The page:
The Trinity Cross and the Order of Trinidad and Tobago are the ultimate symbols of our nationhood.  In short, brevet, with regard to either of these National Awards, if you don’t want it don’t accept it, and if having accepted it, you no longer want it or appreciate it, don’t sell it or condemn it, simply give it back.  I therefore want to join in celebration with those who understand what it means to be a true son of the soil and for whom patriotism is not just another word in the dictionary, and red, white and black are more than just colours on a palate (palette).

The ORTT of Adrian Cola Rienzi has returned home to its proper place.  A few weeks ago I attended the 15th Meeting of Presidents and Governors-General of the Caribbean Region from 29th March to 1st Apr 2016, where ironically one of the topics comprehensively discussed among Heads of State was the relevance of an Honours System in CARICOM Territories.  This session was facilitated by Major David Rankin-Hunt, Norfolk Herald of Arms, who posited that:

“Honours are intended as a means of recognising service of outstanding merit beyond the normal demands of duty.”

Can anything less be said of Adrian Cola Rienzi?  As founder of both the Oilfields Workers Trade Union and the All Trinidad Sugar Estates and Factory Workers Union, and a man intimately involved in the establishment of three other trade unions, we must pay homage to the fact that his hard work and his sacrifices have created great beneficence to so many and we take it all for granted.  Unfortunate it is, that he did not live to see the fruits of his labour, or the gratitude expressed in symbolic form by a discerning nation.

Our CARICOM Presidents and Governor Generals agreed that National Honours are the most efficient way for the State to publicly demonstrate its appreciation and gratitude to its citizens for contributing to society.  And this statement is unquestionably true because only four countries in the world do not possess an Honours system.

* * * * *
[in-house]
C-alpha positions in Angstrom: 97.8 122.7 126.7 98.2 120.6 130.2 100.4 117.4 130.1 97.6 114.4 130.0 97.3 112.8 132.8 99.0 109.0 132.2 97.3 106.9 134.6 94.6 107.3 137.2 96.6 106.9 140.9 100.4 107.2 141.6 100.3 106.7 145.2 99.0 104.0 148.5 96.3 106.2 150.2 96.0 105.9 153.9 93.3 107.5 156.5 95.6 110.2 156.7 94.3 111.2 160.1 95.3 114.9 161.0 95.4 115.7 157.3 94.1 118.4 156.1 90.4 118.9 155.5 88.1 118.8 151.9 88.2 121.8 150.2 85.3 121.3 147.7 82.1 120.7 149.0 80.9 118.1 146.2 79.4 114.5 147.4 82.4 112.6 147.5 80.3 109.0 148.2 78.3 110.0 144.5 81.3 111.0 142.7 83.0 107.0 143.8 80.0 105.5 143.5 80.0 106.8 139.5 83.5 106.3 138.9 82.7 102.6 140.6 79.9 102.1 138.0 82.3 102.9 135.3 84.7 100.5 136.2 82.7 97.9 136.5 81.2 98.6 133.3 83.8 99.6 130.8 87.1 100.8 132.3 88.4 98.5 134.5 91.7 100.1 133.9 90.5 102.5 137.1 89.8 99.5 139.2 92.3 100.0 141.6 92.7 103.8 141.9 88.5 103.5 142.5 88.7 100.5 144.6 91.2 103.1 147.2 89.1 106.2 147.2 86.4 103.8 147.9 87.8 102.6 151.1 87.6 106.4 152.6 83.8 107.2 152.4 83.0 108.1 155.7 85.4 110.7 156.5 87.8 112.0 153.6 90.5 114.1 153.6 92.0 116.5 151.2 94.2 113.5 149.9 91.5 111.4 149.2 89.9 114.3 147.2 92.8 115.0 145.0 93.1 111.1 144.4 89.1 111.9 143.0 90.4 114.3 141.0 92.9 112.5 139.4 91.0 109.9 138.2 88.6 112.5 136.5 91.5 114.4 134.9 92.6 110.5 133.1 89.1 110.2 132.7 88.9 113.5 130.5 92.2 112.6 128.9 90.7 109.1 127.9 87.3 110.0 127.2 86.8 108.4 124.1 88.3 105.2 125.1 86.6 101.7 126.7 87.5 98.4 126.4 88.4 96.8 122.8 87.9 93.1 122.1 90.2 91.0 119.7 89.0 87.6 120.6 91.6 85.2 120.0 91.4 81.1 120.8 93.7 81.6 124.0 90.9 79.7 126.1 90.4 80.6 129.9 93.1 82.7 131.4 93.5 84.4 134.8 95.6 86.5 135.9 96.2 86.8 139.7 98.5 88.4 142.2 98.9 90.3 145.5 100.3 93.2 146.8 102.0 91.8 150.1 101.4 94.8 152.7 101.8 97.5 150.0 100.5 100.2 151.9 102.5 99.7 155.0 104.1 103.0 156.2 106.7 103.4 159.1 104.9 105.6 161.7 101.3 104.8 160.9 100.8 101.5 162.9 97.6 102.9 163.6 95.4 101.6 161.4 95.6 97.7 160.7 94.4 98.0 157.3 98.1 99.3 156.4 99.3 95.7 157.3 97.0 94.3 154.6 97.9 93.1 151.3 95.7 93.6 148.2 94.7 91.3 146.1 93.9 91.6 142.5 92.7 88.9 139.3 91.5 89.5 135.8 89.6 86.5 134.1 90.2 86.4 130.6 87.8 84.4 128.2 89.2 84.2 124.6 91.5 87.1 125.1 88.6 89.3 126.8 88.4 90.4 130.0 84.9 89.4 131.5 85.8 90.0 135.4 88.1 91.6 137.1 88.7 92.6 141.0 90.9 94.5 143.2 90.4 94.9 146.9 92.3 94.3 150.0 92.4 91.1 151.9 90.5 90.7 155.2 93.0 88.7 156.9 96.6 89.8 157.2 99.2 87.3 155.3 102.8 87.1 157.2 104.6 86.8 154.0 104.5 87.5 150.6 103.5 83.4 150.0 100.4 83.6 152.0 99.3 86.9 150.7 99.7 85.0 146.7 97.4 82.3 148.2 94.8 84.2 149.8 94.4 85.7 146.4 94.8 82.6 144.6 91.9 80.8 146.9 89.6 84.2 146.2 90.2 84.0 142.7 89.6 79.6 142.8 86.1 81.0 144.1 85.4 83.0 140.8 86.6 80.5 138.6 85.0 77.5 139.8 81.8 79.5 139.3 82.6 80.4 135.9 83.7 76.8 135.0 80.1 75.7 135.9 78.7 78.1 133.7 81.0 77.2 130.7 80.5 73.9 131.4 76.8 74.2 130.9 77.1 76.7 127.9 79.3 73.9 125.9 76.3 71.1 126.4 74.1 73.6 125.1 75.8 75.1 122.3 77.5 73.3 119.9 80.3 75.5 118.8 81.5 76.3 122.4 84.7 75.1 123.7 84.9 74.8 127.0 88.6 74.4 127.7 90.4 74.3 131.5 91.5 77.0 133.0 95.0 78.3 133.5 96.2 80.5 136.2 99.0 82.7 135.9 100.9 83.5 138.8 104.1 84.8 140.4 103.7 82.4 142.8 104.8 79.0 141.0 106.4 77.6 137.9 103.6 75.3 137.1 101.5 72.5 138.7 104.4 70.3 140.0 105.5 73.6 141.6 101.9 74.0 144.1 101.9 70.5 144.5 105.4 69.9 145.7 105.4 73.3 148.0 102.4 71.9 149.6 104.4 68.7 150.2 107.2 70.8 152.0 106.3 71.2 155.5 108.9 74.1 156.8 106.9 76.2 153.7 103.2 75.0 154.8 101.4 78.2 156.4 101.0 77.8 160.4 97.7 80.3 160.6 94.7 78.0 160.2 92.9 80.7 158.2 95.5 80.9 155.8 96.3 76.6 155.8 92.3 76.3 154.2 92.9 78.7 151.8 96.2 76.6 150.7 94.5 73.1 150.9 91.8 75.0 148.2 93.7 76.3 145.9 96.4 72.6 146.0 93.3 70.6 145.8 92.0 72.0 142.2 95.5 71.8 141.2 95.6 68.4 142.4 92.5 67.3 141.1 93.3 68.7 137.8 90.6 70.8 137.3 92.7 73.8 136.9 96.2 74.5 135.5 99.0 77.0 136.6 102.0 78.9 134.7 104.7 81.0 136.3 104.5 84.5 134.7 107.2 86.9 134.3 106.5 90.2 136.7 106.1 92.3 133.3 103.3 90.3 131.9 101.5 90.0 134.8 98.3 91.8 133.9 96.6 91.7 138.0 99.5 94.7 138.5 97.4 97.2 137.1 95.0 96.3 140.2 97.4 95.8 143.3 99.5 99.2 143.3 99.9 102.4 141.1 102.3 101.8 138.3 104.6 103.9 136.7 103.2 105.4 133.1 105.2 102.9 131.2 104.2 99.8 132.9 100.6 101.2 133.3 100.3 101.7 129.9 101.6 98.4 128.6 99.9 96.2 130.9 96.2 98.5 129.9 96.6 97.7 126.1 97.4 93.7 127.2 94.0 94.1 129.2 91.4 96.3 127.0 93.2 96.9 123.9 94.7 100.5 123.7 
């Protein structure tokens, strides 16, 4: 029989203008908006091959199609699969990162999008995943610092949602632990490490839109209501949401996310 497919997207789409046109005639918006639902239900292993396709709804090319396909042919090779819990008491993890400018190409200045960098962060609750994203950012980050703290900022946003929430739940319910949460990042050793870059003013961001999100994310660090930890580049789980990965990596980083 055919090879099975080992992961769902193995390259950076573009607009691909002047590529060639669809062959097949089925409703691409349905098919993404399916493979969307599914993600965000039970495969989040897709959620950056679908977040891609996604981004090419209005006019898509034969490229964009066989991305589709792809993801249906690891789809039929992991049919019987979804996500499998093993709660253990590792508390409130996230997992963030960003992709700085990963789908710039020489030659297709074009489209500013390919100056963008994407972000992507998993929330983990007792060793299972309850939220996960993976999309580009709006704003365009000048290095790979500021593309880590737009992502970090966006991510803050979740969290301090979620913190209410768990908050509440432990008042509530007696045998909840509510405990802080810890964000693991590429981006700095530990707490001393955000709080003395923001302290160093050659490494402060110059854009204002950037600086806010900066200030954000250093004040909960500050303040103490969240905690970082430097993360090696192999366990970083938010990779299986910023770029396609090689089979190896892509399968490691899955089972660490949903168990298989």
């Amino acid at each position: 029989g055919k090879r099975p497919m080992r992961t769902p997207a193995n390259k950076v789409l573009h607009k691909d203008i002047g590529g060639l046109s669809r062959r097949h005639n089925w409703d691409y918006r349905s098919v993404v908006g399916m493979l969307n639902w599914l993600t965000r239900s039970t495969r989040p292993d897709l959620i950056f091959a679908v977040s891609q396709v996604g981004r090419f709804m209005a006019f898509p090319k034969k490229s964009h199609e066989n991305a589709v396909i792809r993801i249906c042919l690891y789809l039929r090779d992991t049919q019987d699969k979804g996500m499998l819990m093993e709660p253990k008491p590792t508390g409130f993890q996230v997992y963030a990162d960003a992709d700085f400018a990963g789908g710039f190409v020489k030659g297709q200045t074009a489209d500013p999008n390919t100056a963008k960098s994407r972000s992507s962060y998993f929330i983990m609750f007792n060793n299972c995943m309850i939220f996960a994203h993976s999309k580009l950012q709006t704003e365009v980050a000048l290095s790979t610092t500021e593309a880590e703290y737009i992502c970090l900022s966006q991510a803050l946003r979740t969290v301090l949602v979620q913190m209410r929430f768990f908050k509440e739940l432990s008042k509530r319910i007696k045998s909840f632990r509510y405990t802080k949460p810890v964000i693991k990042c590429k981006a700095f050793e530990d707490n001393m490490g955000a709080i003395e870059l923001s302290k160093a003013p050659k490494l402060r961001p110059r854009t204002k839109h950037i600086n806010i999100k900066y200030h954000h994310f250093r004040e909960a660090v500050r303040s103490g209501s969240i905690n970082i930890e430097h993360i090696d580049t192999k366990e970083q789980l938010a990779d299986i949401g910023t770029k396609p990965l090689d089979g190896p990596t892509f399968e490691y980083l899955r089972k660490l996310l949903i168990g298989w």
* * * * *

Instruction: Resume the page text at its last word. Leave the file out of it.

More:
It is therefore obvious that this system of rewarding people for achievement or service is inherently part of global culture and helps form the bedrock for a just, fair and generous society.  The simple act of awarding a prize, in whatever form, engenders goodwill, pride and satisfaction.  National awards engender feelings of patriotism, not just for the recipients but also amongst their family and friends.  I am of the firm belief that once awarded, these symbols of Nationalism and Patriotic pride should stay within the family, we could probably adopt the convention of the UK and Dutch systems, in the case of honours given while the recipients are still alive, they should be returned upon the recipients’ death.  How many families can attest to an incurred wrong when a great grandmothers’ ring passes down through generations only to be sold off by a distant relative to whom this heirloom has no sentiment?

Adrian Reinzi Cola is a proud part of our history and the symbol of his sacrifice and hard work should rest within the boundaries of Trinidad and Tobago.  I therefore wish to congratulate and commend both Mr. Norman Sabga and National Library and Information System Authority (NALIS) for their collaboration in finding a fitting place where the symbol of Adrian Reinzi Cola’s blood, sweat and tears can appropriately reside.